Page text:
Mature embryos were cultured on MS medium supplemented with 4.0 mg/l 2, 4-D for four wheat genotypes and incubated in darkness at 25 ± 1°C for four weeks (Figure 1A). 2, 4-D was reported as the most widely used growth regulator for callus induction and maintenance in wheat). Good callus growth was observed on MS medium containing 4 mg/l 2, 4-D, and these results are consistent with the findings of Hemaid., et al. (2013). But differ from the results of other researchers (Yu., et al. 2008; Salama., et al. 2013) who reported that wheat callus induction frequency peaked with 2.0 mg/l 2, 4-D in the induction medium. Induced calli were shifted to callus multiplication (Callus proliferation) on MS medium supplemented with 4.0 mg/l 2, 4-D, 0.5 mg/l kinetin, for 4 weeks (Figure 1B). Solid MS medium was optimum for mature embryo culture of wheat supplement with different combinations of plant growth regulators (Mendoza and Kaeppler, 2002).
Figure 1(A): Callus formation of wheat after 1 week from inoculation on induction medium which containing MS + 4.0 mg/l 2,4-D.
(B): callus at proliferation period after growing on multiplication medium containing 4.0 mg/l 2,4-D and 0.5 mg/l kinetin.
The callus was growing on callus MS2 medium with different concentrations of PEG for four weeks (Figures 2, 3). The addition of PEG in the medium leads to a loss of cell turgor and hence a loss of growth. The growth of the calli is significantly restricted by increasing and continuous presence of PEG in the media (Dragiiska., et al. 1996). Levitt (1980) stated that at the cellular level, the effect of water stress on the retard of cell divisions and elongation by the loss of turgor, and loss of growth (Hemaid., et al. 2013).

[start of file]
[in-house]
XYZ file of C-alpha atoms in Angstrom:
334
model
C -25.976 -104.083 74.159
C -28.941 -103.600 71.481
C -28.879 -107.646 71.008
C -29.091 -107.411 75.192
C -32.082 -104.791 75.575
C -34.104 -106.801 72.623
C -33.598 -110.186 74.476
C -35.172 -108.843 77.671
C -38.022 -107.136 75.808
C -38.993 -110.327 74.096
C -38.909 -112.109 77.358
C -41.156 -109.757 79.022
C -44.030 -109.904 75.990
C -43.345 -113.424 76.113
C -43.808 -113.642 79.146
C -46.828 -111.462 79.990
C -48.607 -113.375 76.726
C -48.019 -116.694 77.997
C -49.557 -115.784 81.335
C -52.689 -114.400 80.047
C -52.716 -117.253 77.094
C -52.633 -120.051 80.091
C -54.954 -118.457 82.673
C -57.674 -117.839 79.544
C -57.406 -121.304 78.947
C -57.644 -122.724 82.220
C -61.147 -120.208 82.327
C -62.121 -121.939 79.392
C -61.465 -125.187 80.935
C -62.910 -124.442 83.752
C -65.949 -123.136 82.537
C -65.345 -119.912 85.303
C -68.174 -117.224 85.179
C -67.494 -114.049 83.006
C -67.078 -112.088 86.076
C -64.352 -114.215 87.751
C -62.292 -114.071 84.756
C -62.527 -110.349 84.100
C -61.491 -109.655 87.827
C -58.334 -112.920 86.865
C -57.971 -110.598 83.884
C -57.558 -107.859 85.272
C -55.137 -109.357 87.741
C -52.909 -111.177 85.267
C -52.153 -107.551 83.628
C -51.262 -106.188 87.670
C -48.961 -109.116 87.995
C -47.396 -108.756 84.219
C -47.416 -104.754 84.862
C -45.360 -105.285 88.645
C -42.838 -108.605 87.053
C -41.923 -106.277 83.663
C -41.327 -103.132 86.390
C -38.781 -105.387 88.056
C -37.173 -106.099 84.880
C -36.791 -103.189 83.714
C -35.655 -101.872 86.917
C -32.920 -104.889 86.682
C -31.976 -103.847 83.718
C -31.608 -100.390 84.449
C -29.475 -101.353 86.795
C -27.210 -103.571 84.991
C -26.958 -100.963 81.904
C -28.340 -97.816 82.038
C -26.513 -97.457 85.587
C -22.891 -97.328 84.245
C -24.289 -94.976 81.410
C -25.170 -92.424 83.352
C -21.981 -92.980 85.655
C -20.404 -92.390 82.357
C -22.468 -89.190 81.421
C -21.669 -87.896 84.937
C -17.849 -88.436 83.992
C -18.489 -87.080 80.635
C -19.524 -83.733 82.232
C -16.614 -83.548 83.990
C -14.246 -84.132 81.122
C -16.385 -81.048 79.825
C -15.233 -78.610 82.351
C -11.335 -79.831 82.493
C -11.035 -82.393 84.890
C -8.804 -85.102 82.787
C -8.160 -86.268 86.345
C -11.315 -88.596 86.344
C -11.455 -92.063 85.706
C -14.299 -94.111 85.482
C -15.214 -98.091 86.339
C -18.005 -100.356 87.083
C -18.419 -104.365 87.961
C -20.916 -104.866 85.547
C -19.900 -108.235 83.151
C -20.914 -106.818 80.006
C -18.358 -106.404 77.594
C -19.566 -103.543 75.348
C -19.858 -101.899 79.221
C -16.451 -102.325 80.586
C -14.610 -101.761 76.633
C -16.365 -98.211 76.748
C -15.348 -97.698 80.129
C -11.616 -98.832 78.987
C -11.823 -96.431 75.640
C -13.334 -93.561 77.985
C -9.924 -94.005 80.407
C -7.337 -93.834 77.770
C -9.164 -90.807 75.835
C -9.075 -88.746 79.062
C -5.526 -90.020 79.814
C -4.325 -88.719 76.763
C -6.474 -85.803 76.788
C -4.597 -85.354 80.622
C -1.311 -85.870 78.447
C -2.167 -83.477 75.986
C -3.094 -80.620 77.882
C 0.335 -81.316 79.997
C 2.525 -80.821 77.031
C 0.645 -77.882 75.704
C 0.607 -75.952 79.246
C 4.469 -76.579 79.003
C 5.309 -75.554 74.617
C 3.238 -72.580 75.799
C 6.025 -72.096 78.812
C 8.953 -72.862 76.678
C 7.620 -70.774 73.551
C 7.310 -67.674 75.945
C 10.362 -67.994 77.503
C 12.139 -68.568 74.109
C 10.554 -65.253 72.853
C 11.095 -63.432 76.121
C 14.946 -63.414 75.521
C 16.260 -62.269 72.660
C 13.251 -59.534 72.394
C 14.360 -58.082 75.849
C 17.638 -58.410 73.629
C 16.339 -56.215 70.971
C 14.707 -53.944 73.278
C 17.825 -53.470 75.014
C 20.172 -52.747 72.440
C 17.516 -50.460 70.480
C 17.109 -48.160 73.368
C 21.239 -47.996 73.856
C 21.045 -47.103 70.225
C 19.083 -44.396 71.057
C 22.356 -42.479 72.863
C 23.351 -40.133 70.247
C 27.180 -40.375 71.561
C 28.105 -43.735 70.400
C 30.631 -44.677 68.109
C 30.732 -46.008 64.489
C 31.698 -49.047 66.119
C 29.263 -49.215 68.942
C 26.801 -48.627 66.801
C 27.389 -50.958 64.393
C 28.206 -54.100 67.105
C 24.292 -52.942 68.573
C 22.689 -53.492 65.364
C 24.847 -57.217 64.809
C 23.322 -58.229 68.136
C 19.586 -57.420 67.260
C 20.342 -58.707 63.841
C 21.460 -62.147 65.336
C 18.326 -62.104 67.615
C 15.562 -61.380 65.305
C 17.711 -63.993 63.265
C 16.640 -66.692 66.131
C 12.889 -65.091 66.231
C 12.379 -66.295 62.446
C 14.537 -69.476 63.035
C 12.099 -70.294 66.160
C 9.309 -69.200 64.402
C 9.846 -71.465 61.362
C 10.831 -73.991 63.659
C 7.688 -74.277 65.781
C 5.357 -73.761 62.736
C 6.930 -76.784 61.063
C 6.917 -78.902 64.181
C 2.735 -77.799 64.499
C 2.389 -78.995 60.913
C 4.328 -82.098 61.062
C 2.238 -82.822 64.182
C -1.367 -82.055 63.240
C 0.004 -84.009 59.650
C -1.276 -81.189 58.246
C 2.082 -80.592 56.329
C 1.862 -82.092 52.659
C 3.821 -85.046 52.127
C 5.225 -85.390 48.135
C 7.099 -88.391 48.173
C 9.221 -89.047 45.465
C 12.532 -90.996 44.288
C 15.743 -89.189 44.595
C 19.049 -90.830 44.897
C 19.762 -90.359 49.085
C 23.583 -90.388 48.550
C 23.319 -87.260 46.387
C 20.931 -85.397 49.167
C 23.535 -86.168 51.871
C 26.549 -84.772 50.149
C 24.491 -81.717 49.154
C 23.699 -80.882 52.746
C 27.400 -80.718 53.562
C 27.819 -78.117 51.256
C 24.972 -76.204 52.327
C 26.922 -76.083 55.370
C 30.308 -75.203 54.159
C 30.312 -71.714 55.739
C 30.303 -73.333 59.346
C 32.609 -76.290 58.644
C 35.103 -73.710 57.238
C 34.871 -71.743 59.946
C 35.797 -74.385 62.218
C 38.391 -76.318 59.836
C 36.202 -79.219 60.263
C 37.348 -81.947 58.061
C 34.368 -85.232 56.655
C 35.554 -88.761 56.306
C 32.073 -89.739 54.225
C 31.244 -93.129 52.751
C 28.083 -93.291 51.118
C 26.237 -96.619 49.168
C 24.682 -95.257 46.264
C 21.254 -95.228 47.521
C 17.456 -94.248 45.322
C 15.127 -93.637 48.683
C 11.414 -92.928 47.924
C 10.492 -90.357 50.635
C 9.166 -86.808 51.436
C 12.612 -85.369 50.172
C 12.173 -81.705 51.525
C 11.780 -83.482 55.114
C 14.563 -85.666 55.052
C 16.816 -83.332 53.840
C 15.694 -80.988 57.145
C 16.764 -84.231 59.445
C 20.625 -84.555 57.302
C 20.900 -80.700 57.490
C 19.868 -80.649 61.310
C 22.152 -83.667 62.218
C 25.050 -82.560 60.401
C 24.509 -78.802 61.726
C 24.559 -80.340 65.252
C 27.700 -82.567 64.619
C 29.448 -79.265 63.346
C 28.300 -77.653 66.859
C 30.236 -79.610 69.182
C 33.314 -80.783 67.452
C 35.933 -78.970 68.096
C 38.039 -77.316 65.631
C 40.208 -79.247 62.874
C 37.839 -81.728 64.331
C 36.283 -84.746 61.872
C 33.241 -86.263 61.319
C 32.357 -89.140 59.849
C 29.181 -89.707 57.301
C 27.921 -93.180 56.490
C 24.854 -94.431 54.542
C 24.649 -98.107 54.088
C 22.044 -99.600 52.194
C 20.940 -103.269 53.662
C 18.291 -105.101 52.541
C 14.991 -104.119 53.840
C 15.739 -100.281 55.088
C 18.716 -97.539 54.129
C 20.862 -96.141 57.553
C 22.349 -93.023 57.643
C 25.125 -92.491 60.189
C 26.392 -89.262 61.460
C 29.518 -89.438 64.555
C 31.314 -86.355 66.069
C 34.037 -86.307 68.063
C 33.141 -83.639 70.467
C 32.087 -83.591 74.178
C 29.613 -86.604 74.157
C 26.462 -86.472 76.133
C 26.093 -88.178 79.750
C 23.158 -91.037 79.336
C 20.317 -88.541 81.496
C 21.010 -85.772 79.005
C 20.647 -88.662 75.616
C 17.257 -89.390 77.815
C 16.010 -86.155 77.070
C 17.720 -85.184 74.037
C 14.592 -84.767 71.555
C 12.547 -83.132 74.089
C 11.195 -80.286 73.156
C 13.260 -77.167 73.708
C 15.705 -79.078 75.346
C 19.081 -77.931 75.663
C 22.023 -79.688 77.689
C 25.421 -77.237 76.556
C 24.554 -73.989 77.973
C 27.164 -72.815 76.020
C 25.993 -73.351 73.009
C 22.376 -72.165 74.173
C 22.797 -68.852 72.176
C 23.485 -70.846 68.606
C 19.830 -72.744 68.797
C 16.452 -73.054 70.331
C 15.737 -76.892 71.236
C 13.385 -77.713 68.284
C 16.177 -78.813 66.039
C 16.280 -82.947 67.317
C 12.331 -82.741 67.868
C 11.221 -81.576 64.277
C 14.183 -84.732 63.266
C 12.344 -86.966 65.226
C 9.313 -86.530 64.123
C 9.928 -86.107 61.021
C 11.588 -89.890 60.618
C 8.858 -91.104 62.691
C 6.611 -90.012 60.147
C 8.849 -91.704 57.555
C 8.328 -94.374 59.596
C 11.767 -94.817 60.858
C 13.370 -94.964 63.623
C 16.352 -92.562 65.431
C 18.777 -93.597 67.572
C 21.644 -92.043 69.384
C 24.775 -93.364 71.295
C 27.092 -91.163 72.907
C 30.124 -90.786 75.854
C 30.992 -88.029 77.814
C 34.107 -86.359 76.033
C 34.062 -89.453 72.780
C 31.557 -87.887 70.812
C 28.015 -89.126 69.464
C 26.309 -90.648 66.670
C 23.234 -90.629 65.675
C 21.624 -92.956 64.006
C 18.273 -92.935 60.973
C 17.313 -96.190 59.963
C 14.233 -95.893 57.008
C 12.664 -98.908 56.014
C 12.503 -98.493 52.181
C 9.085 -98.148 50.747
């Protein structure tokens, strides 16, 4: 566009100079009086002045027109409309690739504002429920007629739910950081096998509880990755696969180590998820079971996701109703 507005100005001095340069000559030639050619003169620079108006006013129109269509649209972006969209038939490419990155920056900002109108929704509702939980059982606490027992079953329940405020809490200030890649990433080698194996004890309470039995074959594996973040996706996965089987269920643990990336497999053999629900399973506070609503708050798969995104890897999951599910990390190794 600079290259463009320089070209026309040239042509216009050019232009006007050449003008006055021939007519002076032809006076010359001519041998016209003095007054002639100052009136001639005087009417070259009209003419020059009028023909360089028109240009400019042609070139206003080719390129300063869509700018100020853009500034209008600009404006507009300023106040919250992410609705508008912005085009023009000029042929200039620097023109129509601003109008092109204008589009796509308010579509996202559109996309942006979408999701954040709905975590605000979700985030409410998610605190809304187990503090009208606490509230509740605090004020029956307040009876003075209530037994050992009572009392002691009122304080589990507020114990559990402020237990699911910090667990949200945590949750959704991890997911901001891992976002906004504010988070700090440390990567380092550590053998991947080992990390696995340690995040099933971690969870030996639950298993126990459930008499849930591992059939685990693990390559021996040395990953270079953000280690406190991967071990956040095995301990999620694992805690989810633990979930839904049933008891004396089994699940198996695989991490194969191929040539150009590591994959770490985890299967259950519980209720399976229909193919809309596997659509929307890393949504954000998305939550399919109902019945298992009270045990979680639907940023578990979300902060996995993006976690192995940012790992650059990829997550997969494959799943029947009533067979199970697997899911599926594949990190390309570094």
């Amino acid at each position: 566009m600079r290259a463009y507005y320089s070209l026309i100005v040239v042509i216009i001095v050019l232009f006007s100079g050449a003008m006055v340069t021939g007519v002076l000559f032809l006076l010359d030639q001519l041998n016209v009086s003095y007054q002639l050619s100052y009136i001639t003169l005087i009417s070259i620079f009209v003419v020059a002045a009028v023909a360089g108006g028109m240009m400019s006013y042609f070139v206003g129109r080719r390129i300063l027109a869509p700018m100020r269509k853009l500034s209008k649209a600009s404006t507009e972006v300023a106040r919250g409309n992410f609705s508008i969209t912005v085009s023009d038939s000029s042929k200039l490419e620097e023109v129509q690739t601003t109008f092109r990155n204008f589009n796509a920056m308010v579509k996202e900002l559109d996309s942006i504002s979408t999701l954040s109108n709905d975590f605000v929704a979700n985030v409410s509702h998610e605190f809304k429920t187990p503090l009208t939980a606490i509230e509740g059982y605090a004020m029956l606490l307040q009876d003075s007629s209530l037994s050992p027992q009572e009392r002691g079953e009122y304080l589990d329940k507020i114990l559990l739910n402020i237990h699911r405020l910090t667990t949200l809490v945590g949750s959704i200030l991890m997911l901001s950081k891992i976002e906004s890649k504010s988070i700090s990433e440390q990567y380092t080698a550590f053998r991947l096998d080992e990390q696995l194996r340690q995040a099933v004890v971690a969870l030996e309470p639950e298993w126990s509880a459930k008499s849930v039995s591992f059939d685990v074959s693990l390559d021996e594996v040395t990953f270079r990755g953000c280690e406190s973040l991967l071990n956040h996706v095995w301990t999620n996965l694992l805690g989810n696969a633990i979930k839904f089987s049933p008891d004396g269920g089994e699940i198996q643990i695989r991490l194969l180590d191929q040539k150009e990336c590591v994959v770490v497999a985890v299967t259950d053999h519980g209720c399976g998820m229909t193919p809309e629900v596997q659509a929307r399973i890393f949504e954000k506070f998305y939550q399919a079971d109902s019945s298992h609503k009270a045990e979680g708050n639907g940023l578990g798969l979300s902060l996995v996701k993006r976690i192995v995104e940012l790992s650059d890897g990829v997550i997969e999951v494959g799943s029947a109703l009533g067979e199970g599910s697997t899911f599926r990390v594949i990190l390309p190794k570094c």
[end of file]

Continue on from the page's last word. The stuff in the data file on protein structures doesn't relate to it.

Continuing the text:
Figure 2: Callus grown on MS medium solidified with agar at 50% PEG concentration.
Figure 3(A): Callus grown on MS liquid medium with filter paper bridges as carrier for the 100, 150, 200 concentration of PEG.
(B): Callus without stress condition.
Molecular Genetic Marker
In the four wheat genotypes 92 DNA fragments were detected giving an average of 23 alleles per genotype. The number of fragments generated for each primer and for each genotype ranged from 1 to 16. The genotype Iba99 produced the highest total number of fragments (47), whereas the Dijlah produced the lowest number (30). Primer B-18 produced the highest number of bands (16) followed by VBC3-2 (13), VBC3-8 andVBC3-2 which produced 12 bands each, E-10 and VBC3-9 which produced 11 bands each, VBC2-6(9). The least number of bands (8) was recorded for primer VBC3-14 (Figure 4-7). The amplified DNA fragments normally ranged from150bp to 1600bp. ElAmeen (2013) reported that E-10Marker could be considered as reliable marker for drought tolerant in wheat.
In this study RAPDs detected a high degree of polymorphism among studied genotypes. From the 92 fragments detected, with all primers, in the four wheat genotypes 86 (93.5%) were polymorphic with 10.8 polymorphic bands per primer on average. Different percentages of polymorphism in the range of 87.5-100% were obtained by the primers used in this study (Table 4). It is generally reported that polymorphism among genotypes can arise through nucleotide changes that prevent amplification by introducing a mismatch at one priming site; deletion of a priming site; insertions that render priming site too distant to support amplification and insertions or deletions that change the size of the amplified product (Powell., et al. 1996).
Figure 4: RAPD_PCR fragments of tow primers (E_10) and (B_18).
Figure 5: RAPD_PCR fragments of tow primers (VBC_3_2) and (VBC_3_8).
Figure 6: RAPD_PCR fragments of tow primers (VBC_3_9) and (VBC_3_14).
Figure 7: RAPD_PCR fragments of tow primers (VBC_3_20) and (VBC_2_6).
No. Primers Total number of main bands Number of polymorphic bands Polymorphism (%)
1 E-10 11 10 90.9
2 B-18 16 14 87.5
3 VBC3-2 13 12 92.3
4 VBC3-8 12 12 100
5 VBC3-9 11 10 90.9
6 VBC3-14 8 8 100
7 VBC3-20 12 11 91.7
8 VBC2-6 9 9 100
total   92 86 Mean = 93.5
Table 4: Polymorphism rate for the four wheat genotypes using random primers.